The Rchive no. 10—Faux Art Deco
The neon is real but the Art Deco letter R is not. This is a detail of the word “DINER” from the Tick Tock Diner in Manhattan, kitty corner from Penn Station and Madison Square Garden. It is the New York City outpost of a famous diner in Clifton, New Jersey of the same name.
The original—which I have never seen—is an iconic American diner judging by the many photographs online (as well as its own Tick Tock Diner website). It opened in 1948 and presumably its neon sign, with the clock and “Eat Heavy” slogan, dates from that year. It is a semi-Art Deco sign with the word “DINER” set in two-weight sans serif caps that evoke Moderne typefaces such as Omega (Stempel, 1926), Modernique (ATF, 1928), Britannic (Stephenson Blake), Peignot Bold (Deberny & Peignot, 1937) and Radiant (Ludlow, 1940), but that is distinct from all of them in its elongation. The remainder of the lettering is in a narrow grotesque which is indicative of the 1950s rather than the 1930s. The combination makes sense for a business that opened in the years just after World War II with the memory of the Art Deco era lingering but a new horizon beckoning.
In contrast, the Midtown Manhattan location opened in 1997. And although its décor “evokes the spirit of the original outlet with plenty of chrome and comfy banquette seating” its sign is a feeble counterpart to the original. (Though, to the owners’ credit, they did not attempt to recreate the original Clifton sign.) “HOME COOKING” and “AIR CONDITIONED” are not even neon. “Tick Tock” is based on ITC Barcelona (ITC, 1981), a typeface by Ed Benguiat inspired by Victorian lettering, and “DINER” is in 1970s Retro Art Deco style.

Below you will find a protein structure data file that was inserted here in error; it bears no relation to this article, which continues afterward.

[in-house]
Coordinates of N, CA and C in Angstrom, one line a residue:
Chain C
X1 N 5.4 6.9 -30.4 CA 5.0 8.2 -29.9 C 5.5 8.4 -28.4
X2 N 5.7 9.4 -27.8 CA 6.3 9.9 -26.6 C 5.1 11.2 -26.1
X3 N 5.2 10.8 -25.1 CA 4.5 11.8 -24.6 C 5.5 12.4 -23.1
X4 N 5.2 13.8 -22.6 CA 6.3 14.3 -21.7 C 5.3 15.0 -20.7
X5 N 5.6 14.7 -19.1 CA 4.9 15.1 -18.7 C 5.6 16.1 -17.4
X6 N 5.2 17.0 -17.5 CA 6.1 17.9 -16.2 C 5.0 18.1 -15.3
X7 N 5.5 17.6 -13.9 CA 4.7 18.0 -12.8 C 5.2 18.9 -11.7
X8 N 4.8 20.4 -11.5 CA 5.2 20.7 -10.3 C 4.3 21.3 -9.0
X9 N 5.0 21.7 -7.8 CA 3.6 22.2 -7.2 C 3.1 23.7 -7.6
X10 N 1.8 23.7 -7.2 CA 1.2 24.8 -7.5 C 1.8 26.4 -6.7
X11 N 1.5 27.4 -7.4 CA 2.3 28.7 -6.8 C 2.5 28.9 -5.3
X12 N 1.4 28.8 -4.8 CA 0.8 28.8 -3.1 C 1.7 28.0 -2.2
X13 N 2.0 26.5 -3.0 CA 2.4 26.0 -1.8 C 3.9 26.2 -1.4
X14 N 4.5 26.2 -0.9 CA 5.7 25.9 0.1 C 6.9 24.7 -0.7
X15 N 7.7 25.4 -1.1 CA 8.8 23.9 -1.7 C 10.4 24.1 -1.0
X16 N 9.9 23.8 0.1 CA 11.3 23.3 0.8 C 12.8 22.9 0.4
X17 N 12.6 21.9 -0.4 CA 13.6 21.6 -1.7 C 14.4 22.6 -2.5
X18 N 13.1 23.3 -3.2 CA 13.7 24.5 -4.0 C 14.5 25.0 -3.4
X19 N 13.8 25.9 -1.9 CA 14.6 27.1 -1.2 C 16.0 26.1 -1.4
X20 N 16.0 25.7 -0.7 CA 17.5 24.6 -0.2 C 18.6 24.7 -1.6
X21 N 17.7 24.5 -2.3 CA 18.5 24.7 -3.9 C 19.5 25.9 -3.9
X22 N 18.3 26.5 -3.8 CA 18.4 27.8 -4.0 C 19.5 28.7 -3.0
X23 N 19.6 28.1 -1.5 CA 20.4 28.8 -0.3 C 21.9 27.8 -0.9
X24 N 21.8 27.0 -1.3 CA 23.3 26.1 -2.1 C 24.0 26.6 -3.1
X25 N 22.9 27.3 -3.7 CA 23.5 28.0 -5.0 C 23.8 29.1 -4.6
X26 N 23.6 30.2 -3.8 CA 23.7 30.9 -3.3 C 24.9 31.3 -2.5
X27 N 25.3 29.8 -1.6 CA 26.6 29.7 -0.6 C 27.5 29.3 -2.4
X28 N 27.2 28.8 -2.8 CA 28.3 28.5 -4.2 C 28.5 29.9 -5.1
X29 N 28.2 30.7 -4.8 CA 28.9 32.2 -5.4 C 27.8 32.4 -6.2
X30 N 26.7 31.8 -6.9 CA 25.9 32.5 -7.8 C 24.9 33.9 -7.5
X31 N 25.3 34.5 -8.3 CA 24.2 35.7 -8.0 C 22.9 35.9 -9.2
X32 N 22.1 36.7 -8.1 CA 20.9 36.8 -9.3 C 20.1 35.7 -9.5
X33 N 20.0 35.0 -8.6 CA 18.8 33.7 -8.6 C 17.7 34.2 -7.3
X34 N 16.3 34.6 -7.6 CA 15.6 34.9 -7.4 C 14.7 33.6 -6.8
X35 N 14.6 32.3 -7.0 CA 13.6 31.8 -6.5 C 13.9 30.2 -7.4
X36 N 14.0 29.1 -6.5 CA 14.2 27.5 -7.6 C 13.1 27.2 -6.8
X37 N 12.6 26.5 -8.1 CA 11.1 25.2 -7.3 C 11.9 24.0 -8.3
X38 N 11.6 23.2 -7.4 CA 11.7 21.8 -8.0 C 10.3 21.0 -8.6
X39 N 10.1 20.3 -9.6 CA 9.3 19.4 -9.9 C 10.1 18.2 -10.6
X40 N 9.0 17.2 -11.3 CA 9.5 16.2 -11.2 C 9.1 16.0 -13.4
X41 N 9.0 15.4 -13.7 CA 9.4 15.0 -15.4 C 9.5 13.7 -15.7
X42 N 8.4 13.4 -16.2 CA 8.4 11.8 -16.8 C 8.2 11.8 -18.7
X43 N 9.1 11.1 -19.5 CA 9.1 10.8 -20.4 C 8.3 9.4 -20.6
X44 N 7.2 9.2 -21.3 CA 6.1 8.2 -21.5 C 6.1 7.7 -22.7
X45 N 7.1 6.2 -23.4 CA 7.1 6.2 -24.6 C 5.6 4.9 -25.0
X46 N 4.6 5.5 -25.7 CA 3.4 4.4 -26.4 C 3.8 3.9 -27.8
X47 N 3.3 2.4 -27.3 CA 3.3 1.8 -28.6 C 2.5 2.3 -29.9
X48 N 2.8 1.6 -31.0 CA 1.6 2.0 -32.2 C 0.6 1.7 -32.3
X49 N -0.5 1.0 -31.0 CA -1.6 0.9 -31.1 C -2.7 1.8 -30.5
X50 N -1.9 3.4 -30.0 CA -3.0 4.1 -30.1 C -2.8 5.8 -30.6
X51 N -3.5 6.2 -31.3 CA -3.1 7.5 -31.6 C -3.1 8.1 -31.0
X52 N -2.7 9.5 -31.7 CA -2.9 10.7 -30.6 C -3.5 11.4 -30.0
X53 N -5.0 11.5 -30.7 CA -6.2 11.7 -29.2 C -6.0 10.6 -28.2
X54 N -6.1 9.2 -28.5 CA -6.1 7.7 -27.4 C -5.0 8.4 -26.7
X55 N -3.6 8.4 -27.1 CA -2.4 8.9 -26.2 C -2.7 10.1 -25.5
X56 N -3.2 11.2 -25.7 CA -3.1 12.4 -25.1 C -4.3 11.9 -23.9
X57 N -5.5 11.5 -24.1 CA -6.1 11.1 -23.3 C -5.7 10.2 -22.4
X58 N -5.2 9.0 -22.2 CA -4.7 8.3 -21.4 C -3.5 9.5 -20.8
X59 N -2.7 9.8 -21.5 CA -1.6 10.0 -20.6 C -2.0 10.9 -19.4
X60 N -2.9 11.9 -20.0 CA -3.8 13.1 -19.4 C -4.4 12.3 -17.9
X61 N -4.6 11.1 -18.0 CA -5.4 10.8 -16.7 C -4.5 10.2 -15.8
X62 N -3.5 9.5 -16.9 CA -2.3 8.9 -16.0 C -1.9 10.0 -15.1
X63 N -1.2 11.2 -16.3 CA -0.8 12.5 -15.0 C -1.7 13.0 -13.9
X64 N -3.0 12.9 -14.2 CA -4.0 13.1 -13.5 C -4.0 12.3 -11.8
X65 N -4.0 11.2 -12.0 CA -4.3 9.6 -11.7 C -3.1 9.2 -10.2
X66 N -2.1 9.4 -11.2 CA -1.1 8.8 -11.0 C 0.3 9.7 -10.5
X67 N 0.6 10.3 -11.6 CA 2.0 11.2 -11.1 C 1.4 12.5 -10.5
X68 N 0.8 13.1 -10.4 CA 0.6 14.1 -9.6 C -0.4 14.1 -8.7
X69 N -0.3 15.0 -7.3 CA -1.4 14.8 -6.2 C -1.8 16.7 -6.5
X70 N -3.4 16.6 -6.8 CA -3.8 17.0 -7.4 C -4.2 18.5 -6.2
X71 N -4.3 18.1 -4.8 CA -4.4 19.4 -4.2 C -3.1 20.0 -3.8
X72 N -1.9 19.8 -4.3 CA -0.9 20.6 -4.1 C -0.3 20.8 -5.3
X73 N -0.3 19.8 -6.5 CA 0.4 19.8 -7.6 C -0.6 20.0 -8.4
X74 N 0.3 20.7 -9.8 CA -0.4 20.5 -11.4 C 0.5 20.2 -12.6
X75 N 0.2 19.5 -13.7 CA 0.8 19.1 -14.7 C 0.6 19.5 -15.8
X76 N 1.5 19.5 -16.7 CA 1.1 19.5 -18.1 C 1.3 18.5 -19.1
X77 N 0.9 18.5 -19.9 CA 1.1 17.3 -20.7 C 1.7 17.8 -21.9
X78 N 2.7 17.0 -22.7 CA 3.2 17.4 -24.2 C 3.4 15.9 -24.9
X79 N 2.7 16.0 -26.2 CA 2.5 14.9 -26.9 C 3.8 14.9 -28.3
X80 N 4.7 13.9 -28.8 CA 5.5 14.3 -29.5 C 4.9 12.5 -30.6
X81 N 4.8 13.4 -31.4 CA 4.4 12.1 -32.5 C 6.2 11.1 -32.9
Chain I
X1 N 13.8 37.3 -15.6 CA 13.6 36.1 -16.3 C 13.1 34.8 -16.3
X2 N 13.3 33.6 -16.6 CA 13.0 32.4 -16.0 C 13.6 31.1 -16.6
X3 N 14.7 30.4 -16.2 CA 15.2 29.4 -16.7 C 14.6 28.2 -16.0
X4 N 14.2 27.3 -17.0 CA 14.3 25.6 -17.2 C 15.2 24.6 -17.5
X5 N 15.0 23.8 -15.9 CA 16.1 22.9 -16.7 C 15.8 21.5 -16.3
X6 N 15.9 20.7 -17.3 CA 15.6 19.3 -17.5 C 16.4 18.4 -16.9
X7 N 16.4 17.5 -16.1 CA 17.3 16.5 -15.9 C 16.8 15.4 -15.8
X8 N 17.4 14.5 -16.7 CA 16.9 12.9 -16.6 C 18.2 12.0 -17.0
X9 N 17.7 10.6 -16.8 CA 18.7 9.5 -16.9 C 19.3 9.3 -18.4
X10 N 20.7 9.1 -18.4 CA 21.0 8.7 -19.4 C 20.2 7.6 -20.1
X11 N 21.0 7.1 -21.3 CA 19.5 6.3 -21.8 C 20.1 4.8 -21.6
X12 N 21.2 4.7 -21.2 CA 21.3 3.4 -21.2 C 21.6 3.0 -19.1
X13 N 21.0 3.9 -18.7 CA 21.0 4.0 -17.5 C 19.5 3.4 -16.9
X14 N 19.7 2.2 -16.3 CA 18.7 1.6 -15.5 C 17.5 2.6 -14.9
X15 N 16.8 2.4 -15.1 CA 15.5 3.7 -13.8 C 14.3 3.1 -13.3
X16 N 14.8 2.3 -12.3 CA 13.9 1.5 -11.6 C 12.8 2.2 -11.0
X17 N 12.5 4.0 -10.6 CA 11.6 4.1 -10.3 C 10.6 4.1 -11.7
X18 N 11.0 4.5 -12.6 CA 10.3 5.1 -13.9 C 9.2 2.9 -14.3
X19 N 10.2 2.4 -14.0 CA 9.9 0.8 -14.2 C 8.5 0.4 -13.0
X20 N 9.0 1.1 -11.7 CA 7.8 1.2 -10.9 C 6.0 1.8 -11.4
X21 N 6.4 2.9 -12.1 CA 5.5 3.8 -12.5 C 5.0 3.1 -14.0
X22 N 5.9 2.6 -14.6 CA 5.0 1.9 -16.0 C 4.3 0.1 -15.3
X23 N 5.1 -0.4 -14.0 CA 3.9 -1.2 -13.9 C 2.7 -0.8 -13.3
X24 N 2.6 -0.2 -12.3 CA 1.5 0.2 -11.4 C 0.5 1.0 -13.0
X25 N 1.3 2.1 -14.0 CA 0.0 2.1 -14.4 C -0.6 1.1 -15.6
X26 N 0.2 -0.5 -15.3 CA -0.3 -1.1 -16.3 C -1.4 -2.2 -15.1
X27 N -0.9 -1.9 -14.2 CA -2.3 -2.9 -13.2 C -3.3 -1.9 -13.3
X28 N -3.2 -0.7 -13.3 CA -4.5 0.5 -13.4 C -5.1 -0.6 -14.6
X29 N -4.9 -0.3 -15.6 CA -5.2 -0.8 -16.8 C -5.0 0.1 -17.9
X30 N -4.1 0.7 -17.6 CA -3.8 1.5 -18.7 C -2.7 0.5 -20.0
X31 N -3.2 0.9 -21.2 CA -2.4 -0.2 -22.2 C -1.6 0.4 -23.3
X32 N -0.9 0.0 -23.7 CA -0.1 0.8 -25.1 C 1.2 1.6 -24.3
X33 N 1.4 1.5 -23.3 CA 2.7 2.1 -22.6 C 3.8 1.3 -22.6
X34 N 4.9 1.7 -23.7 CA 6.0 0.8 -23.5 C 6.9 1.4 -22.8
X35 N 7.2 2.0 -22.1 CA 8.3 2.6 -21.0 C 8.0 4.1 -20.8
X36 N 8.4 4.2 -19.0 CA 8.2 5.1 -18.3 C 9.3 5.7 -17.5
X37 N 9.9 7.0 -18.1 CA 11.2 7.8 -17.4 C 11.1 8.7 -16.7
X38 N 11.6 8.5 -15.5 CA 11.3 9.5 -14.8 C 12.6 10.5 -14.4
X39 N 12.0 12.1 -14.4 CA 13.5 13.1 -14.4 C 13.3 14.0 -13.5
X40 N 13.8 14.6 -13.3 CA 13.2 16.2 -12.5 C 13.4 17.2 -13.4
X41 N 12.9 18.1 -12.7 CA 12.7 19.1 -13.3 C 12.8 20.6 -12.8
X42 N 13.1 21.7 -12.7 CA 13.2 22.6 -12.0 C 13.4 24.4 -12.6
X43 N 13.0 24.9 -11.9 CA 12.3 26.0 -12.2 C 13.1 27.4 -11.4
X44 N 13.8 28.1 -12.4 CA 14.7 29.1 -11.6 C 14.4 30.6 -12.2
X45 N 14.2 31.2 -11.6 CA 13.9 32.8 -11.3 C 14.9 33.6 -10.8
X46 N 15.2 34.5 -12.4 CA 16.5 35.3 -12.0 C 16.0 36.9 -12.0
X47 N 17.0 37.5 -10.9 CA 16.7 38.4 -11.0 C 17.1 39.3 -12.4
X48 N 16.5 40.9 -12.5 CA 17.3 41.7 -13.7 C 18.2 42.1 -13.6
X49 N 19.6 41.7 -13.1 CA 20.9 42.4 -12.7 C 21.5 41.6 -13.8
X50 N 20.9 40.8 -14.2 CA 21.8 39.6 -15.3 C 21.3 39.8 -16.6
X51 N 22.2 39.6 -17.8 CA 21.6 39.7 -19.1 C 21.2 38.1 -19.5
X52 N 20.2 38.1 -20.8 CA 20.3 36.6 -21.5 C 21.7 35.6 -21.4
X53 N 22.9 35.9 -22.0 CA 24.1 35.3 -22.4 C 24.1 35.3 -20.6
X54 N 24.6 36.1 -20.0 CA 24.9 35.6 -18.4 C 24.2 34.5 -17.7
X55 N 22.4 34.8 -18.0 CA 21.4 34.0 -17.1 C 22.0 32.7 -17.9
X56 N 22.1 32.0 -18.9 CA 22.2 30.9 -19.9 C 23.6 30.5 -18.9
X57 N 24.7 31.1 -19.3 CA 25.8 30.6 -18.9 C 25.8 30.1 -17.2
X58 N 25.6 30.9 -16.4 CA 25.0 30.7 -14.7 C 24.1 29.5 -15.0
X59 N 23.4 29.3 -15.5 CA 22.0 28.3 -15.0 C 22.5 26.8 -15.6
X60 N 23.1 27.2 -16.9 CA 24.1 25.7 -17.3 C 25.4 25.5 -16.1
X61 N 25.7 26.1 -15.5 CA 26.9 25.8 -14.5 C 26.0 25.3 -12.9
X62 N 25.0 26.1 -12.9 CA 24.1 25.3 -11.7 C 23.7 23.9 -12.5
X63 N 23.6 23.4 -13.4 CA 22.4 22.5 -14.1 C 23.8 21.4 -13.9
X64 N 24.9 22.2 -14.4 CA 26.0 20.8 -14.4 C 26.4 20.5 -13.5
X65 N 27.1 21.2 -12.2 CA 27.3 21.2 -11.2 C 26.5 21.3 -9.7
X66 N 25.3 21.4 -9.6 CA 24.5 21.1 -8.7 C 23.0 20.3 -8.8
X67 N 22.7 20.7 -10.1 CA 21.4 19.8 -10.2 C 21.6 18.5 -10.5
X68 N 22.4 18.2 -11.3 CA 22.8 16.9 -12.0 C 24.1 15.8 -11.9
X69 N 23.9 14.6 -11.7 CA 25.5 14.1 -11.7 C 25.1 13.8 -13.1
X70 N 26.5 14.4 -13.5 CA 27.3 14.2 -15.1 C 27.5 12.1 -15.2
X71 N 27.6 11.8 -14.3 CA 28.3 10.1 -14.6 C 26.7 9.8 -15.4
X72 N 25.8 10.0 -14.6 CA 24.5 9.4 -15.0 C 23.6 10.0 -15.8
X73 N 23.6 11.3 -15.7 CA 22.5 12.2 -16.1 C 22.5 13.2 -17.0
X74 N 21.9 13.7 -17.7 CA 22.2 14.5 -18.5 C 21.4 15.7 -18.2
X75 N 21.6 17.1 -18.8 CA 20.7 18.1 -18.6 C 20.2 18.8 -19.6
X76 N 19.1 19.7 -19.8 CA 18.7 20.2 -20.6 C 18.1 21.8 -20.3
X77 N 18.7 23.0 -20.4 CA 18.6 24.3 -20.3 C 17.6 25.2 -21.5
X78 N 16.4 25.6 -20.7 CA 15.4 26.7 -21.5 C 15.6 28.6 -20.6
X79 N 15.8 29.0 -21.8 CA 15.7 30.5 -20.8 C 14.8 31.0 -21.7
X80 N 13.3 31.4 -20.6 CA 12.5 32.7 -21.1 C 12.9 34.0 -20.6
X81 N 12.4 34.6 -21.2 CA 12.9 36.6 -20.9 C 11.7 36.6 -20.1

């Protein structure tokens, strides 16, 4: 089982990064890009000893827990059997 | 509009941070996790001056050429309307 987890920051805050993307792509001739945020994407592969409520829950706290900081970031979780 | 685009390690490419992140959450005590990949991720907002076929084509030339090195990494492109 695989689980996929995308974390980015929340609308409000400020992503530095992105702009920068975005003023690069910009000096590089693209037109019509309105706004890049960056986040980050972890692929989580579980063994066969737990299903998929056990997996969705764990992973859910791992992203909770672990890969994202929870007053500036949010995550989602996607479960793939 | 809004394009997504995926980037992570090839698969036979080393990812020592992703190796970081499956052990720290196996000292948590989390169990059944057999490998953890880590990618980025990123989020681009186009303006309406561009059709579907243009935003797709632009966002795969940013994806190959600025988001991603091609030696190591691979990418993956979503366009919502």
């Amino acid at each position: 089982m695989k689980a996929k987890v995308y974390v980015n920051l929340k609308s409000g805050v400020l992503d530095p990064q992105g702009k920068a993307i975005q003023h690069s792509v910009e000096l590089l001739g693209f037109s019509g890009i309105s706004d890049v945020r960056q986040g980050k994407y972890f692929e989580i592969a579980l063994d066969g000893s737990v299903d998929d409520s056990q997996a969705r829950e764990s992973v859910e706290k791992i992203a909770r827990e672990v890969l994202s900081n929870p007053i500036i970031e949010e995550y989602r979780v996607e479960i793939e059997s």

The two distinctive features of the “DINER” lettering—the lowercase N and the horizontal strokes on E and R that cross the stem—are rarely found in typefaces issued between World War I and World II. In my search only Neon (Nebiolo, 1935) has the lowercase N and only Stellar (Ludlow, 1929), Bernhard Fashion (ATF, 1929) and Electra (Nacional, n.d.) have the overlapping horizontal stroke. None of these have letters as streamlined and heavy as in “DINER”. I think these letters are derived from 1970s/1980s lettering by Leslie Cabarga, Michael Doret, Daniel Pelavin, Tom Nikosey et al, but have not identiﬁed a speciﬁc example. There are no phototype or digital typefaces that match it exactly, though Five and Dime NF (Nick’s Fonts, 2002) is so close I suspect that Nick Curtis may have gotten the idea for his face from seeing the Tick Tock Diner in Manhattan!
Faux or not, the word “DINER” looks great. It’s too bad that the rest of the sign does not match it.